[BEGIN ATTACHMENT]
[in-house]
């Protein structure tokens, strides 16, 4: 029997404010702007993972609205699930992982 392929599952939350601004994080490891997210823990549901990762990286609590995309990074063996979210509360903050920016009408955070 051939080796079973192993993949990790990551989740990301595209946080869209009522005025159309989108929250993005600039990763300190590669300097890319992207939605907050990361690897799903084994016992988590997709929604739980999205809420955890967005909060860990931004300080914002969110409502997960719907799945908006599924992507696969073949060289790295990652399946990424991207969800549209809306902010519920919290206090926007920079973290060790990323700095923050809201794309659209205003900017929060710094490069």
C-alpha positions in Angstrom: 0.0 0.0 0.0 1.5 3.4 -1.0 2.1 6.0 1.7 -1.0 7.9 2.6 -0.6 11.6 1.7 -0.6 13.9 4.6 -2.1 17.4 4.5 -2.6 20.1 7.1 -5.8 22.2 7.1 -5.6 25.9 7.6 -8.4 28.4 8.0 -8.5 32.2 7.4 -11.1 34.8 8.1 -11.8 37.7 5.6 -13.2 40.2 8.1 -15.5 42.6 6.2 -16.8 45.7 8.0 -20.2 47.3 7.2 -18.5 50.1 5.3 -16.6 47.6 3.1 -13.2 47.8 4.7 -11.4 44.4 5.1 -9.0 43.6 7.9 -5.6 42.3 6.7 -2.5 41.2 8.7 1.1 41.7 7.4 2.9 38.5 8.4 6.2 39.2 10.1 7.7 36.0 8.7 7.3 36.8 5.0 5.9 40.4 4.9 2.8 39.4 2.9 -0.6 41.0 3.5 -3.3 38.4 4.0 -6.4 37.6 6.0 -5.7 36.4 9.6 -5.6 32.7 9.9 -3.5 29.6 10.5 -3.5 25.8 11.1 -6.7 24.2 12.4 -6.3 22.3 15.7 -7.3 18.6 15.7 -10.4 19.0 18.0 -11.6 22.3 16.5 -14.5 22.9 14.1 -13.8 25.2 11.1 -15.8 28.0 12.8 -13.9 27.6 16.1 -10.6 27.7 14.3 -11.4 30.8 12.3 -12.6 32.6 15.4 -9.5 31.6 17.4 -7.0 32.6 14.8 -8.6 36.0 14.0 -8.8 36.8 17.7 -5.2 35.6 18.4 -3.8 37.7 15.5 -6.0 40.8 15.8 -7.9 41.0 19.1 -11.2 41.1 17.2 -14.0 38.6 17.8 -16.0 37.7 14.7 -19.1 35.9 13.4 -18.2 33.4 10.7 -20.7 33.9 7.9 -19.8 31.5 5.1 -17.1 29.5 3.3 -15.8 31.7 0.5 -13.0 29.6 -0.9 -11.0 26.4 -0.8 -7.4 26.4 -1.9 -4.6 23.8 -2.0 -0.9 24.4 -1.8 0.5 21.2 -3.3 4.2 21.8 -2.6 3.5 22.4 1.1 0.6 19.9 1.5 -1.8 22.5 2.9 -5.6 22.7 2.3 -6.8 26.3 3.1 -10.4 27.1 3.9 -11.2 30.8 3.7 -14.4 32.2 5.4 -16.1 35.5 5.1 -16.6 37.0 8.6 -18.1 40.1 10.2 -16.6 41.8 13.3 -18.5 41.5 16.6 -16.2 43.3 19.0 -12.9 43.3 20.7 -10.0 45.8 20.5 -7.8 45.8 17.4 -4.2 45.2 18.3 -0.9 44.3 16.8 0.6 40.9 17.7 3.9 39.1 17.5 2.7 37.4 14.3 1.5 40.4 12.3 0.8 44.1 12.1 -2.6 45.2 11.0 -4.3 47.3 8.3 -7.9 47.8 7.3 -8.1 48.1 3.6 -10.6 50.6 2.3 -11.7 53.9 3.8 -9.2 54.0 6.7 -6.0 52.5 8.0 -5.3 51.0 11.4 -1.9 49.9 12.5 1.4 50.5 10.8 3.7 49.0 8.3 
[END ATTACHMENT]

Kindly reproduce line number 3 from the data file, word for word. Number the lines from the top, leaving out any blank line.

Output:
C-alpha positions in Angstrom: 0.0 0.0 0.0 1.5 3.4 -1.0 2.1 6.0 1.7 -1.0 7.9 2.6 -0.6 11.6 1.7 -0.6 13.9 4.6 -2.1 17.4 4.5 -2.6 20.1 7.1 -5.8 22.2 7.1 -5.6 25.9 7.6 -8.4 28.4 8.0 -8.5 32.2 7.4 -11.1 34.8 8.1 -11.8 37.7 5.6 -13.2 40.2 8.1 -15.5 42.6 6.2 -16.8 45.7 8.0 -20.2 47.3 7.2 -18.5 50.1 5.3 -16.6 47.6 3.1 -13.2 47.8 4.7 -11.4 44.4 5.1 -9.0 43.6 7.9 -5.6 42.3 6.7 -2.5 41.2 8.7 1.1 41.7 7.4 2.9 38.5 8.4 6.2 39.2 10.1 7.7 36.0 8.7 7.3 36.8 5.0 5.9 40.4 4.9 2.8 39.4 2.9 -0.6 41.0 3.5 -3.3 38.4 4.0 -6.4 37.6 6.0 -5.7 36.4 9.6 -5.6 32.7 9.9 -3.5 29.6 10.5 -3.5 25.8 11.1 -6.7 24.2 12.4 -6.3 22.3 15.7 -7.3 18.6 15.7 -10.4 19.0 18.0 -11.6 22.3 16.5 -14.5 22.9 14.1 -13.8 25.2 11.1 -15.8 28.0 12.8 -13.9 27.6 16.1 -10.6 27.7 14.3 -11.4 30.8 12.3 -12.6 32.6 15.4 -9.5 31.6 17.4 -7.0 32.6 14.8 -8.6 36.0 14.0 -8.8 36.8 17.7 -5.2 35.6 18.4 -3.8 37.7 15.5 -6.0 40.8 15.8 -7.9 41.0 19.1 -11.2 41.1 17.2 -14.0 38.6 17.8 -16.0 37.7 14.7 -19.1 35.9 13.4 -18.2 33.4 10.7 -20.7 33.9 7.9 -19.8 31.5 5.1 -17.1 29.5 3.3 -15.8 31.7 0.5 -13.0 29.6 -0.9 -11.0 26.4 -0.8 -7.4 26.4 -1.9 -4.6 23.8 -2.0 -0.9 24.4 -1.8 0.5 21.2 -3.3 4.2 21.8 -2.6 3.5 22.4 1.1 0.6 19.9 1.5 -1.8 22.5 2.9 -5.6 22.7 2.3 -6.8 26.3 3.1 -10.4 27.1 3.9 -11.2 30.8 3.7 -14.4 32.2 5.4 -16.1 35.5 5.1 -16.6 37.0 8.6 -18.1 40.1 10.2 -16.6 41.8 13.3 -18.5 41.5 16.6 -16.2 43.3 19.0 -12.9 43.3 20.7 -10.0 45.8 20.5 -7.8 45.8 17.4 -4.2 45.2 18.3 -0.9 44.3 16.8 0.6 40.9 17.7 3.9 39.1 17.5 2.7 37.4 14.3 1.5 40.4 12.3 0.8 44.1 12.1 -2.6 45.2 11.0 -4.3 47.3 8.3 -7.9 47.8 7.3 -8.1 48.1 3.6 -10.6 50.6 2.3 -11.7 53.9 3.8 -9.2 54.0 6.7 -6.0 52.5 8.0 -5.3 51.0 11.4 -1.9 49.9 12.5 1.4 50.5 10.8 3.7 49.0 8.3 